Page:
That ye shall say, it is the sacrifice of the
This lamb is a sacrifice, both eucharistical, or by way of thanksgiving for their safety, when the firstborn of the Egyptians were slain, and for their deliverance out of Egypt; and also propitiatory, the blood of this lamb being a propitiation or atonement for all within the house where it was sprinkled, as before observed from Aben Ezra; and typical of the atoning sacrifice of Christ our passover, ( 1 Corinthians 5:7 ) and this was commanded by the Lord, and approved of and accepted by him, and therefore called his sacrifice as well as passover, for the following reason: who passed over the houses of the children of Israel, when he smote the
Egyptians, and delivered our houses;
their families, not suffering the destroying angel to enter into them, which was a very distinguishing mercy, and worthy of remembrance. Now in this they were to instruct their children in successive generations, that the memory of it might be kept up, and a sense of the goodness of God continued, and his name glorified. Maimonides F25 says,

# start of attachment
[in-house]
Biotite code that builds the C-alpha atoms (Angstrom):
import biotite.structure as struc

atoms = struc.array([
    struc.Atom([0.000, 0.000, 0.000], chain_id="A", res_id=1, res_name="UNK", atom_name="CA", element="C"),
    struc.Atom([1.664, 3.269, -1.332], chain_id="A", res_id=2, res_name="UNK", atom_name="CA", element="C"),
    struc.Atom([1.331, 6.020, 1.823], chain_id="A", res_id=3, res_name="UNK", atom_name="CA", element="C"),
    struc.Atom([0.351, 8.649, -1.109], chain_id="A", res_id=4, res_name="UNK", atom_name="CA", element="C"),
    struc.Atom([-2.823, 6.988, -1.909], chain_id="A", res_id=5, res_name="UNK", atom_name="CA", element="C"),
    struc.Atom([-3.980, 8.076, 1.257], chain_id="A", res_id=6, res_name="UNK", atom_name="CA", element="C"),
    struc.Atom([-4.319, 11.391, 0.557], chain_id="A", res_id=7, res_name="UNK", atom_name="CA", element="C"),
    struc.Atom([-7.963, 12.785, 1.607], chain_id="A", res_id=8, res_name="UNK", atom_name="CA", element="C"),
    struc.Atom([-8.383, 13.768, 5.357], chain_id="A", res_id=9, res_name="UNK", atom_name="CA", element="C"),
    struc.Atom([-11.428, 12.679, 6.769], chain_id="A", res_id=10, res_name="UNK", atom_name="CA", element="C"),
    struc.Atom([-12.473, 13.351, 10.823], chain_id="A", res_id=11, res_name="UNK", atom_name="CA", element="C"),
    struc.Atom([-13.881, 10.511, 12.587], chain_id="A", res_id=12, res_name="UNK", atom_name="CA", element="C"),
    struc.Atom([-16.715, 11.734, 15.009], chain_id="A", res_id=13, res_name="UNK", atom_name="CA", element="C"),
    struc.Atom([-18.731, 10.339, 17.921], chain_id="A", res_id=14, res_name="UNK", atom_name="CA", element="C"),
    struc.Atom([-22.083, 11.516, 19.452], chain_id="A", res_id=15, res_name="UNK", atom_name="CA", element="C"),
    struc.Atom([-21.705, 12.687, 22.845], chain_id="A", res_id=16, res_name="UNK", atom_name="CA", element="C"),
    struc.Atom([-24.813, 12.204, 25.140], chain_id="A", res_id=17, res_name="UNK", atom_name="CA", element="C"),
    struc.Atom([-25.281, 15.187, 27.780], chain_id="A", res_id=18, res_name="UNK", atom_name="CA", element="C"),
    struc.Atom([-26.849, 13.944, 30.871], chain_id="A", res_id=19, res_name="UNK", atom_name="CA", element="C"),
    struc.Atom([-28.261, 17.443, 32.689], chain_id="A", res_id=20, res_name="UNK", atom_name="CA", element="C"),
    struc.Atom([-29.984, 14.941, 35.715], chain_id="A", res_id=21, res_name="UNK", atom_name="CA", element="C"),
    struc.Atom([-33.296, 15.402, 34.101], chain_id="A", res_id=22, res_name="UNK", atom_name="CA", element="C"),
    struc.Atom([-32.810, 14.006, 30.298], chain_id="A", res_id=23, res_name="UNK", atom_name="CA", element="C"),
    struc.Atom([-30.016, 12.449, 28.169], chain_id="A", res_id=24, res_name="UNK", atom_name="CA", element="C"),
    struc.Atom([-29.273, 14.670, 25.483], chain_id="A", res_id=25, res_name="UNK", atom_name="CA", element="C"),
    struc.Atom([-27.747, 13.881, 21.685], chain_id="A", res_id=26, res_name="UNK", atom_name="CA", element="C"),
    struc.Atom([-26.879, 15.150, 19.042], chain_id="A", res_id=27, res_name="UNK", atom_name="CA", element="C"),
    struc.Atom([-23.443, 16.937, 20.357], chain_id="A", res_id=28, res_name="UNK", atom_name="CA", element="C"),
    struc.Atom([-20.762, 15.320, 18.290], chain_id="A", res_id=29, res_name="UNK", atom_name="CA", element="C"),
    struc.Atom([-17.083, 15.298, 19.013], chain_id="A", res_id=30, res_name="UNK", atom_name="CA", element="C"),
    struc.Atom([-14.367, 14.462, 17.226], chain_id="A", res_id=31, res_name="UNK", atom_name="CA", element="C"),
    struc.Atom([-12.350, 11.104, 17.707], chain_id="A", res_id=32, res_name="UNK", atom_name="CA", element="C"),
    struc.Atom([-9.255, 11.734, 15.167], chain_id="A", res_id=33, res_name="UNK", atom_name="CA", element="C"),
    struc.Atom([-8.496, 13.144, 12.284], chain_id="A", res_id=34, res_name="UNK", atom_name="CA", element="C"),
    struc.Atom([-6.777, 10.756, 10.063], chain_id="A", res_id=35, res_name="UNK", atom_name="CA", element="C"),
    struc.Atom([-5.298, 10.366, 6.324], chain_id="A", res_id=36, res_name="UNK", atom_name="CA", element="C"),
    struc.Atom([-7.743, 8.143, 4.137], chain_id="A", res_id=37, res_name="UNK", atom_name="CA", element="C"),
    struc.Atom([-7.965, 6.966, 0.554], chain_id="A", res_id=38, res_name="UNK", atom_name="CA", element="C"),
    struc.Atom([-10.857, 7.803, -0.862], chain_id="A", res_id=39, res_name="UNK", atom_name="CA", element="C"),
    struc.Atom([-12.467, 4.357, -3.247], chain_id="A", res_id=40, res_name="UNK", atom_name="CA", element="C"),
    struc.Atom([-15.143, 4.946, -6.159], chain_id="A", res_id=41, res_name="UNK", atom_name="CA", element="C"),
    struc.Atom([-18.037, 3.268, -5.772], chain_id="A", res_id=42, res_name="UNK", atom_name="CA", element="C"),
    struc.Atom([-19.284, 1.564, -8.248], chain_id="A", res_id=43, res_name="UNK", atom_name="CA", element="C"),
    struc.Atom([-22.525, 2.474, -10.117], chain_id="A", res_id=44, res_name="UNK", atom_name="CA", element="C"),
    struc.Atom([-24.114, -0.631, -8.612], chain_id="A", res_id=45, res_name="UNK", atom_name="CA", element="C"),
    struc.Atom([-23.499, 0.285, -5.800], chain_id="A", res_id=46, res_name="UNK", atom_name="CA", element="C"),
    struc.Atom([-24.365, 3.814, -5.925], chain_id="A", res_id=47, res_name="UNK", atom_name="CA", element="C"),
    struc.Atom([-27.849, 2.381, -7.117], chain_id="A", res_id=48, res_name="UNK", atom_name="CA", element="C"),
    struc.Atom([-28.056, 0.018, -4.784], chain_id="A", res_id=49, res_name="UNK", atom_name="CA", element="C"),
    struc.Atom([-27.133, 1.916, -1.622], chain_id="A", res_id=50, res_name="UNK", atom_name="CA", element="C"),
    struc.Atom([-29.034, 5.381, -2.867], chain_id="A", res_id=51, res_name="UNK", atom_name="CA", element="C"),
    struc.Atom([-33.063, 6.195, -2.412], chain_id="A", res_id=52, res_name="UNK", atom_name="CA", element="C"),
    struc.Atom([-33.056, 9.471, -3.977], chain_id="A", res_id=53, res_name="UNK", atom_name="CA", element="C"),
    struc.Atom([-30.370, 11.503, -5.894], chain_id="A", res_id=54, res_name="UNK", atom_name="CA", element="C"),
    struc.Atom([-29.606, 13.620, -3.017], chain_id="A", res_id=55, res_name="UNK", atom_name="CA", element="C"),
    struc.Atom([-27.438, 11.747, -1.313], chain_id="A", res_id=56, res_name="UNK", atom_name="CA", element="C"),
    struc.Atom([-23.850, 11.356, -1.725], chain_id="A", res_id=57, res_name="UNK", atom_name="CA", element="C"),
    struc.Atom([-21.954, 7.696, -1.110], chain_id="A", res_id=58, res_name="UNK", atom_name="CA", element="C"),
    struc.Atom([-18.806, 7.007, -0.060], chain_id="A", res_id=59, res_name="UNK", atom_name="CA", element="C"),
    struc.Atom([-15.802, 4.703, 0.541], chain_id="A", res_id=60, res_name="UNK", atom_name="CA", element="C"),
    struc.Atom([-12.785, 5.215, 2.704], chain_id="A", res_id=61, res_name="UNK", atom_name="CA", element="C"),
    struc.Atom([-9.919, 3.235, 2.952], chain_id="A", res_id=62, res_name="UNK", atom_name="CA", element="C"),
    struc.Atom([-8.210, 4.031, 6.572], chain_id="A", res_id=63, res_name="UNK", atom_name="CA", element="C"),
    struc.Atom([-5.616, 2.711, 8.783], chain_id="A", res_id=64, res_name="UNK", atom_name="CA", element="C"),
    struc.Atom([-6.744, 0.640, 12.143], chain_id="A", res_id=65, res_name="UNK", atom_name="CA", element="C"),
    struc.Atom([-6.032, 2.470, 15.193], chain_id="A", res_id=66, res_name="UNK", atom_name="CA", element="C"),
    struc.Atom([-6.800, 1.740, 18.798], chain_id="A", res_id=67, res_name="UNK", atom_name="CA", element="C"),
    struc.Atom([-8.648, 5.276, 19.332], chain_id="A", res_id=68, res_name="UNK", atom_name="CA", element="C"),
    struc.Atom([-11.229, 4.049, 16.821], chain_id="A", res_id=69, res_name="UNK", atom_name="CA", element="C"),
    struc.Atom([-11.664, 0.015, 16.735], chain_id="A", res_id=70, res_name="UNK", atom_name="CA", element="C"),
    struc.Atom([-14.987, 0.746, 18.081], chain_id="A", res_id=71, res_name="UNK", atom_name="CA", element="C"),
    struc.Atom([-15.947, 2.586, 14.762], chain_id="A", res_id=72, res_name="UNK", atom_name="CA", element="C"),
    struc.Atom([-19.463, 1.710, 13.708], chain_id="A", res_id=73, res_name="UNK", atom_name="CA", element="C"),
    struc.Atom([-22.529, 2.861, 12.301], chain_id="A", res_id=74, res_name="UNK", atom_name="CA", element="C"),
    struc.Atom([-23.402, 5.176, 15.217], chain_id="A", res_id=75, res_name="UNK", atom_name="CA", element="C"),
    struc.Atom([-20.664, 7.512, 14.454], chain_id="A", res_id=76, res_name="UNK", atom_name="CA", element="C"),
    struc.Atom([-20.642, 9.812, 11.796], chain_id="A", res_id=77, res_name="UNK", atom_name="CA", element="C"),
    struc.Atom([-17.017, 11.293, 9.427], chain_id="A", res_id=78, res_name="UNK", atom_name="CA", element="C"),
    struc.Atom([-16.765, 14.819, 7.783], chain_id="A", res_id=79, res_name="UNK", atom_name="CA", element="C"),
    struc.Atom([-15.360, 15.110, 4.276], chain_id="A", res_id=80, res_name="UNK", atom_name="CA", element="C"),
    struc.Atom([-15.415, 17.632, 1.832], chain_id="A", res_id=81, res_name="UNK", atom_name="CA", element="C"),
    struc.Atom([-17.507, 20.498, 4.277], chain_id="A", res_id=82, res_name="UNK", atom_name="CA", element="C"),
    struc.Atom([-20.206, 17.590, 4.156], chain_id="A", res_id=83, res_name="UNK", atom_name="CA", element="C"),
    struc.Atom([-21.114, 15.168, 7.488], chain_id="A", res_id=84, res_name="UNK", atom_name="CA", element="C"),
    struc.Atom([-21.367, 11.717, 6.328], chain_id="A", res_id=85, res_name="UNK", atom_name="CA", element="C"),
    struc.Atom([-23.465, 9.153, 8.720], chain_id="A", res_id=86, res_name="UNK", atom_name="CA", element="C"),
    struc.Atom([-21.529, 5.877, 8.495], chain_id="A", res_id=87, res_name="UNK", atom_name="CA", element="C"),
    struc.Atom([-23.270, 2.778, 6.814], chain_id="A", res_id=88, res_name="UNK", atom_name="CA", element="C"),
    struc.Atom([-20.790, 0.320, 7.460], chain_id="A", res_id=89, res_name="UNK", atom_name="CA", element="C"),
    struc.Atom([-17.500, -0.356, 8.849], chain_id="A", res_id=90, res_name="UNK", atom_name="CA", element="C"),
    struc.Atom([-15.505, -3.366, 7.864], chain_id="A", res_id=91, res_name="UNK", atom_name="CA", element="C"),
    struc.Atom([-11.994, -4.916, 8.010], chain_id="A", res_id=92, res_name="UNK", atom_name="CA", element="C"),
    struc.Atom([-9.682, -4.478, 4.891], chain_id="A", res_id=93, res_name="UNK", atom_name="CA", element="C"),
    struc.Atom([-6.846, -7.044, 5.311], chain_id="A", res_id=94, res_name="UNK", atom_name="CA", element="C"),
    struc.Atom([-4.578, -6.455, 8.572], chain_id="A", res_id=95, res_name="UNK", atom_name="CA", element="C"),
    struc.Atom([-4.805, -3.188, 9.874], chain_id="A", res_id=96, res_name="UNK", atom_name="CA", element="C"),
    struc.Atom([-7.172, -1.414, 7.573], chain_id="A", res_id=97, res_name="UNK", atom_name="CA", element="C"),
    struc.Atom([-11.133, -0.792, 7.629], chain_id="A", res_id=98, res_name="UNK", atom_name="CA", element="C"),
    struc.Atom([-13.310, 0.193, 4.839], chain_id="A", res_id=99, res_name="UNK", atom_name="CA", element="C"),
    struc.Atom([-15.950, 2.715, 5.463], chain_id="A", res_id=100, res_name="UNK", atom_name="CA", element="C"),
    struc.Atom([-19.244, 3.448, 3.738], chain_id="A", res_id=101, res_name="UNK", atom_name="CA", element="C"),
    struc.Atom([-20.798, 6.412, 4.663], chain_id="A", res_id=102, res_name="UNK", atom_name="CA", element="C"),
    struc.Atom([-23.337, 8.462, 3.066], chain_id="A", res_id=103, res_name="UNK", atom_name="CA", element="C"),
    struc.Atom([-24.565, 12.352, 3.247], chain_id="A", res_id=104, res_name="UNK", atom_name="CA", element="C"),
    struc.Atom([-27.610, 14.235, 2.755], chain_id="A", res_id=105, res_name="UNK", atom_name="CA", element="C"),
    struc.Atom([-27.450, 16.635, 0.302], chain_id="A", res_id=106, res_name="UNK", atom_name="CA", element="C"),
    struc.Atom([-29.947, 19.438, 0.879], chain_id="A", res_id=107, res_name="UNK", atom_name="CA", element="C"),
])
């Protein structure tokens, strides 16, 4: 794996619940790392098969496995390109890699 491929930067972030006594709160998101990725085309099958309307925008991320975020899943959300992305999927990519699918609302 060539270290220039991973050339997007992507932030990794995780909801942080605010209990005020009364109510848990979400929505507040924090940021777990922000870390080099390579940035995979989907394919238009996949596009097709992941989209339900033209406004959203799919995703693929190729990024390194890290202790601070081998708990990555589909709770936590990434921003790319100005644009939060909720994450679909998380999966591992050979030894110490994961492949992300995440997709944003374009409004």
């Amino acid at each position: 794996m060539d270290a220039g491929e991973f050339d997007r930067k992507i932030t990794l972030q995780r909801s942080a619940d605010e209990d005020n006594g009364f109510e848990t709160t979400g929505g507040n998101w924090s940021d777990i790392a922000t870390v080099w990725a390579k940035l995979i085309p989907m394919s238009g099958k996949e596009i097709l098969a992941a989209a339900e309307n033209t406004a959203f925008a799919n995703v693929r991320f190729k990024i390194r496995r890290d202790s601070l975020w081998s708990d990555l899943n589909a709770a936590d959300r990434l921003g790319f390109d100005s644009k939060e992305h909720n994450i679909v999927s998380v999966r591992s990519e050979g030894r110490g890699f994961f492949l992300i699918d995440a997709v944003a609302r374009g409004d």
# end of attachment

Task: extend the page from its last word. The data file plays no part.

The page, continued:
``it is a command to make this known to children, even though they do not ask it, as it is said, "and thou shall show thy son", ( Exodus 13:8 ) . According to the son's knowledge, his father teaches him; how if he is a little one or foolish? he says to him, my son, all of us were servants, as this handmaid, or this servant, in Egypt; and on this night the holy blessed God redeemed us, and brought us into liberty: and if the son is grown up, and a wise man, he makes known to him what happened to us in Egypt, and the wonders which were done for us by the hand of Moses our master, all according to the capacity of his son; and it is necessary to make a repetition on this night, that the children may see, and ask, and say, how different is this night from all other nights! until he replies and says to them, so and so it happened, and thus and thus it was:''and the people bowed the head and worshipped;
signifying the deep sense they had of the mercy shown them, their thankfulness for it, and their readiness to observe the ordinance now instituted.
F25 Hilchot Chametz Umetzah, c. 7. sect. 2, 3.